The family owned Freshwater Beach Holiday Park appointed HPW to design a new central facilities building to help futureproof its business. 

To meet the changing needs of guests and to comply with stringent planning requirements, HPW designed a leisure complex that not only provides an excellent variety of facilities for guests, it also blends into the surrounding landscape of the Jurassic Coast World Heritage Site.

The Jurassic Fun Centre building, covered by an indigenous wildflower roof, features a variety of swimming pools and water features for adults and children, a gym and spa, a ten pin bowling alley, a café and a bar.

Winner of the 2014 South West RICS Awards Tourism and Leisure category.

 

Sustainable success for World Heritage Site building

A pioneering 28,000sq ft building in the heart of the Jurassic Coast World Heritage Site, Freshwater Beach Holiday Park’s new leisure facility features cutting edge green technologies achieving 37% of its energy through renewable sources.

The sustainability features achieve 37% of the building's energy through renewable sources – more than three times the planning requirement of 10%.

Covered by a wildflower roof, the complex features an indoor swimming pool, fun pool, toddlers pool and wet play area, sauna, steam room and spa facilities, gym and treatment room, six lane ten-pin bowling alley, cafe, bar and first floor terrace with stunning views along the coast.

Despite the hurdles that come with securing planning on a World Heritage Site and that previous plans by other architects had failed to secure permission, Hampshire based HPW won consent for the project on their first application. From its base in Ower near Southampton, the team succeeded with a design that was in keeping with the environmentally sensitive stretch of coastline.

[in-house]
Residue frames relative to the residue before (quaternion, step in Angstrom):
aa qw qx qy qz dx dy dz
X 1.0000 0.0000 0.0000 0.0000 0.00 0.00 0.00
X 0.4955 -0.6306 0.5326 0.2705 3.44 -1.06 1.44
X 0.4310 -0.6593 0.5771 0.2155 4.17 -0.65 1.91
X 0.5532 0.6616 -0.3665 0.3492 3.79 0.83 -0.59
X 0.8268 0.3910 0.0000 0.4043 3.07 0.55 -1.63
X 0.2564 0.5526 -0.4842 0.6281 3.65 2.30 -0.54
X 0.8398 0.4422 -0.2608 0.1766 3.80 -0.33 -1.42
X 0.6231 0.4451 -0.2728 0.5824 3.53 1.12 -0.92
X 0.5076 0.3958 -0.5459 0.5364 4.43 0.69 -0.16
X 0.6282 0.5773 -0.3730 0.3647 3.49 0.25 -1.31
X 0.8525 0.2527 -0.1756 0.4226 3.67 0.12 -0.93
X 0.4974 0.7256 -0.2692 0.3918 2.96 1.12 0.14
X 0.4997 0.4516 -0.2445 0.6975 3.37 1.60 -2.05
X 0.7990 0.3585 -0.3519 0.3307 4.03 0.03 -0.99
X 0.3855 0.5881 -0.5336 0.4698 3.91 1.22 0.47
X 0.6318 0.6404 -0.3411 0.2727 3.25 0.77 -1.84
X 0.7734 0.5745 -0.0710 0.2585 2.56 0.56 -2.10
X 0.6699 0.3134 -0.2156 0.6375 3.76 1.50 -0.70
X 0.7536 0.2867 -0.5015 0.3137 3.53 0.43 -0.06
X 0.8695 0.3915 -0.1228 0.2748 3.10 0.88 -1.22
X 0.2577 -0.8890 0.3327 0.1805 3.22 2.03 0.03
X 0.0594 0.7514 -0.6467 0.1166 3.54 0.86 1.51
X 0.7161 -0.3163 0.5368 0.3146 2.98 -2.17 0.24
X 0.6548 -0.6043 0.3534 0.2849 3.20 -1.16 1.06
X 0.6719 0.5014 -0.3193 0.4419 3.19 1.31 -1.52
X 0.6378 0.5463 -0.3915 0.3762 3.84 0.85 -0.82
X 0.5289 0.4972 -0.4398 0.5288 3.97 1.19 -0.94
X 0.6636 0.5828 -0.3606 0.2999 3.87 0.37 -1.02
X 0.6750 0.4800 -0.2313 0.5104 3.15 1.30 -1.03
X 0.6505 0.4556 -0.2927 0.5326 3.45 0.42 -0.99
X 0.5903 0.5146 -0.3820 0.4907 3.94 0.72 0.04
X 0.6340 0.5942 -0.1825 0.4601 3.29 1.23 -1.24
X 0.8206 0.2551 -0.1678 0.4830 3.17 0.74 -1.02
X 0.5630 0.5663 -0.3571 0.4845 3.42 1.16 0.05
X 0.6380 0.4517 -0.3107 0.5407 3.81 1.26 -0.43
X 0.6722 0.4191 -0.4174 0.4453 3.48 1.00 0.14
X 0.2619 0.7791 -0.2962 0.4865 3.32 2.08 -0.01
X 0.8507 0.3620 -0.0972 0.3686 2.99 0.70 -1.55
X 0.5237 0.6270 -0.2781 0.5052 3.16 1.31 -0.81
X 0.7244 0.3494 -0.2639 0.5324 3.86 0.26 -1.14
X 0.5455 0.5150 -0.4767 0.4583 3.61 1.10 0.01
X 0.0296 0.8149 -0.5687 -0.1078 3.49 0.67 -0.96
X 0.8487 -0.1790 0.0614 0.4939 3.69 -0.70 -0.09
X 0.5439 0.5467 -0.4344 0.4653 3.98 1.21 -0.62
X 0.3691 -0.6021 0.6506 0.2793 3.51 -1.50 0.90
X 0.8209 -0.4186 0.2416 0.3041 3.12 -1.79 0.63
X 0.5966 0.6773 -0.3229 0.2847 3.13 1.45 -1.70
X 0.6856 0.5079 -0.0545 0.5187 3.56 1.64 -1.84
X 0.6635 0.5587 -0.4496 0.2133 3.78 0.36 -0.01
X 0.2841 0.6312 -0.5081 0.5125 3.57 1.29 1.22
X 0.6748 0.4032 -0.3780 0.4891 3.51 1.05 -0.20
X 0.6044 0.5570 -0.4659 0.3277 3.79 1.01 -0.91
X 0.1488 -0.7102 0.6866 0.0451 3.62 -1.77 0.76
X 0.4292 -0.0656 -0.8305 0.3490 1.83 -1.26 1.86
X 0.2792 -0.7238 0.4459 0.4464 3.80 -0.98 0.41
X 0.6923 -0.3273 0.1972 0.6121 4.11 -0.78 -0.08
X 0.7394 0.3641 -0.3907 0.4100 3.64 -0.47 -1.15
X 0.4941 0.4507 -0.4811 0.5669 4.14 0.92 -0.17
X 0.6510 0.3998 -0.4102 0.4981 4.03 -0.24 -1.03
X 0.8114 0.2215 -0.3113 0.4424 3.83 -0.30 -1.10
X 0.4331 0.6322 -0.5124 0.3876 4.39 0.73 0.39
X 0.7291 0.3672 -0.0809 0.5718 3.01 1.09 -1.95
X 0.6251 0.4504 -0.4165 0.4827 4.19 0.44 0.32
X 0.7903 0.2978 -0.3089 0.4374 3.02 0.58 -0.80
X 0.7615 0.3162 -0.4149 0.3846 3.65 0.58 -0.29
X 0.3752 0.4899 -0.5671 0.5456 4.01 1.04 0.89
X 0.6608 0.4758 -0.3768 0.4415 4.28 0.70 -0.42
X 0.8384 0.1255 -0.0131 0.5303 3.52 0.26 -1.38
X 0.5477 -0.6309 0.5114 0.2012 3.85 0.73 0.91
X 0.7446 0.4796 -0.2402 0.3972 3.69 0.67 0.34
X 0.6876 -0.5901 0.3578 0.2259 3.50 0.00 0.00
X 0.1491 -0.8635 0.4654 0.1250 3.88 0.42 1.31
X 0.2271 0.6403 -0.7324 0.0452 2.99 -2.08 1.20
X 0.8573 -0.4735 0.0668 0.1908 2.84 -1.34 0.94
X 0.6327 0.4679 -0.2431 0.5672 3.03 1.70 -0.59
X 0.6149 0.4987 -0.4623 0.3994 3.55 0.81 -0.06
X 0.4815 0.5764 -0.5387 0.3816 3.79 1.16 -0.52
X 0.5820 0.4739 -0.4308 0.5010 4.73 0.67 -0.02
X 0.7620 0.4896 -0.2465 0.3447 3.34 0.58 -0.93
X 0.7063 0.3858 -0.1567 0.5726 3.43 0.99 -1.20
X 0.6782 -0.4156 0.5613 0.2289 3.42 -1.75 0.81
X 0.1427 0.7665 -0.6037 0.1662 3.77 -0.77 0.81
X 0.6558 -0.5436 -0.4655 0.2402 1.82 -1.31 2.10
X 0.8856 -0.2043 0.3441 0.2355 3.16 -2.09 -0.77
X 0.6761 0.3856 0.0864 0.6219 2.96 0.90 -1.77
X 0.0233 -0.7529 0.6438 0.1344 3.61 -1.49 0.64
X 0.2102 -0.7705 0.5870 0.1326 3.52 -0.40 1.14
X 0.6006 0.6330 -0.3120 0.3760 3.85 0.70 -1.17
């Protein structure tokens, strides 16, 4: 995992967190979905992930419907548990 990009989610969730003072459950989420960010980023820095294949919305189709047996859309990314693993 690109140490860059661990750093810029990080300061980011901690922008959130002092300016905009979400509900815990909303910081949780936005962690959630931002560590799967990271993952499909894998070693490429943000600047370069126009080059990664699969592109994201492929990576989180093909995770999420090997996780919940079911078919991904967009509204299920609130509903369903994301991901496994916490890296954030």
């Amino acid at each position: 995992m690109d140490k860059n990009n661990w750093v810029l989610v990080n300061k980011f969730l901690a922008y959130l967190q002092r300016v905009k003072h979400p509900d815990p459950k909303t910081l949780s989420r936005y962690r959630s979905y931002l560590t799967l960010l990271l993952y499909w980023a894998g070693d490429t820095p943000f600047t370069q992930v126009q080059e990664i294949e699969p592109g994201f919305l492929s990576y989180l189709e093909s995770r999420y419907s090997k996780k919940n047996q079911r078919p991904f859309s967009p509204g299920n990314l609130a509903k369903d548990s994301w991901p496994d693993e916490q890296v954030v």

The unusual wildflower roof, which has been planted with local grasses and flowers, has already become a nectar rich haven for bees, butterflies and other wildlife since its installation.

The shape of the roof follows the contour of the hill behind and the building’s stone cladding, which was locally sourced on site, matches the colour of the cliff to ensure the structure ‘disappears’ into its surrounds.

The new building incorporates a number of sustainable features and achieves 37% of its energy through renewable sources – more than three times the planning requirement of 10%.

A super-insulated shell and water saving devices such as low flush WCs and an automatic green roof irrigation system help lessen the environmental impact even further.

HPW’s approach brought fresh eyes to the project and a design solution which met the needs of Freshwater's owners, the Local Authority and local residents. The Hampshire based architecture practice also maintained a close relationship with all involved throughout the planning process.

The improved facilities will help keep family owned and run Freshwater Beach Holiday Park competitive and popular with its customers and secure its future in the long term.

Alan Powell, HPW's Managing Director: 

“We’re thrilled that the client is delighted with their new facility. Achieving planning permission on a World Heritage Site is a notoriously difficult task and it’s not been without its challenges, but having worked closely with all the authorities involved as well as local residents, we have been able to put together a sensitive scheme that ticks all the right boxes.

"Now complete, the new leisure facility will help enable our client achieve their business objectives and provide a great experience for their guests.

"There has already been a positive response from the holiday park’s neighbours who originally had reservations about the plans but are now commenting on how genuinely low-impact the building is.”

Sustainable success for World Heritage Site building
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